Delilah has been with us just over a week now and I am both getting to know her and getting used to her. I didn't realise that cats had such a variety of facial expressions and ways of communicating. I am starting to be able to translate her range of noises and slowly tell when she is annoyed and when she wants to play. The first weekend she was here, she barely made a noise and spent a lot of her time sleeping. Now, she is talking lots and playing and fighting. Just like me, she loves shoes. She's already put her claws through one of M's leather boots and scratched the hell out of the back of one of my loafers that I wear to drive to work. She also enjoys fighting my belts if I leave them on the floor. She also likes playing with the mouses I bought her, with stripy tshirts and long legs.
I'd never been a cat parent before last week; I didn't have a pet of any sort during my childhood and although I've helped feed the cat and dog at my parents in law's, it's not quite the same as having your own. We adopted Delilah through the Cats Protection which involved a house visit for assessment and then a wait for a suitable cat. In our case, Delilah was rescued a couple of days after our house visit. In other cases, it may take a few weeks to find a good match. We were telephoned to say that Delilah (not her name then, we changed it to give her a new start in our family) was with a volunteer and would we like to visit her, which we duly did. We believed we would know the right cat for us and we both straight away knew that Delilah was our cat. I went back to visit her a further evening during that week and then we went together to sign her adoption papers and bring her home.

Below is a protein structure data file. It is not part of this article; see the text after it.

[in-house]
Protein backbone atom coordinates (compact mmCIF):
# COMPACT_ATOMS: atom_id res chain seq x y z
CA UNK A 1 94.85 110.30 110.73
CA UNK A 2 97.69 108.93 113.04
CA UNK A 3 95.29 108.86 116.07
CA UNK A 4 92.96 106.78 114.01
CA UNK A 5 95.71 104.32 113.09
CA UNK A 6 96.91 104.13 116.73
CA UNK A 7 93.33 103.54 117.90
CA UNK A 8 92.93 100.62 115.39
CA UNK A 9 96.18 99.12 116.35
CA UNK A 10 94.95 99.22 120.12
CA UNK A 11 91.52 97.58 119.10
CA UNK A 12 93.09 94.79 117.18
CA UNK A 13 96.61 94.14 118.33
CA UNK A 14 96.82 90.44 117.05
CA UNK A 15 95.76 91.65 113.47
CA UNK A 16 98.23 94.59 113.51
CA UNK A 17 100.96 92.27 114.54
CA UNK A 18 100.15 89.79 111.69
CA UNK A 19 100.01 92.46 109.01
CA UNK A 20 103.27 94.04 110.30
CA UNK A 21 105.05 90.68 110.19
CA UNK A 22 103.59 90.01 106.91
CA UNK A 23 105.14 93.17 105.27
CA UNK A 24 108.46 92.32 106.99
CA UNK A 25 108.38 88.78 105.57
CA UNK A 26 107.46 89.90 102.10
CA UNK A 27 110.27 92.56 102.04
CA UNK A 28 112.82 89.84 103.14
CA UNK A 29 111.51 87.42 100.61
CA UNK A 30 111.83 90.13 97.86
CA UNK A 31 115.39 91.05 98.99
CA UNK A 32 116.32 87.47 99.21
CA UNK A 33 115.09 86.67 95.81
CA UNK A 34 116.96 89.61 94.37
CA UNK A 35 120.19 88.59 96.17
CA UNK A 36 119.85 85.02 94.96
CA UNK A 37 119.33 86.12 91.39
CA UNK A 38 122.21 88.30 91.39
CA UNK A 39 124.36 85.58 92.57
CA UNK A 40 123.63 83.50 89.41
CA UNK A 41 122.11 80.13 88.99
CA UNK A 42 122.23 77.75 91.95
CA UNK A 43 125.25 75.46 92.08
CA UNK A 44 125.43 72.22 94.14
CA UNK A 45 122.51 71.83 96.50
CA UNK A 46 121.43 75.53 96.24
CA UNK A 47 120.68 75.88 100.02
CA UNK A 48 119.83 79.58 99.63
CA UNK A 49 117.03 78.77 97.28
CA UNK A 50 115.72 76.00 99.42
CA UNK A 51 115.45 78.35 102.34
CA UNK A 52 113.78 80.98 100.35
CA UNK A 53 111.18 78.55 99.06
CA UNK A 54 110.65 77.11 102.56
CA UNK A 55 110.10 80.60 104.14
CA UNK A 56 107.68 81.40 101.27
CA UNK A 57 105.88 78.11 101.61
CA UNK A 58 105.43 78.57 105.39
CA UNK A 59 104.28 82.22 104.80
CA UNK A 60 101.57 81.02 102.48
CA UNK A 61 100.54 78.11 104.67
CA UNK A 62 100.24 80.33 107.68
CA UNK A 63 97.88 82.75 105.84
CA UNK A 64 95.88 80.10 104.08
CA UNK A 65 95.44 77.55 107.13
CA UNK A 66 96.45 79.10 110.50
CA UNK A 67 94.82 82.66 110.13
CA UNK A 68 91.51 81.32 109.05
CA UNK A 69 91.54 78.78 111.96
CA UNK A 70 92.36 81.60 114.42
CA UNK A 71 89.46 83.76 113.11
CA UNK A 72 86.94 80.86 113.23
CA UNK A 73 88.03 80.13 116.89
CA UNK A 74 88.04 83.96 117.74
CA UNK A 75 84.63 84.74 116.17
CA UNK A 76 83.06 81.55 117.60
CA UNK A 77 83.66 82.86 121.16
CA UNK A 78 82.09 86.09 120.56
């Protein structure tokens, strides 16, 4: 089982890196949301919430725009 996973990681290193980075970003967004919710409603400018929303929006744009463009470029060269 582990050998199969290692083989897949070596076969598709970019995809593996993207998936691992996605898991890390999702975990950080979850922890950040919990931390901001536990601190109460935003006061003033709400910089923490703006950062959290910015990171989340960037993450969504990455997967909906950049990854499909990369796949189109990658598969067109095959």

In no way am I comparing cats to babies, but I can really see, on some level, how having a baby is such a life changing event. We just went and collected Delilah and have lost no sleep due to her presence. She only needs to eat twice a day and I only clean her litter tray once a day. And yet, it's been a shock to the system, that something is dependent on me for her care. She cries when she is hungry (and, I've discovered, when she's not). I didn't realise I would need to get to know her, which seems so completely obvious now. Multiply that by a hundred for a new baby, add the exhaustion of birth and feeding/changing every 3 hours and the added worry and fragility of a new human baby and mix it all up with some huge hormonal changes. I can see how strange an experience it must be, those first few weeks.
iphone snaps by me. one day I will learn to use a proper camera.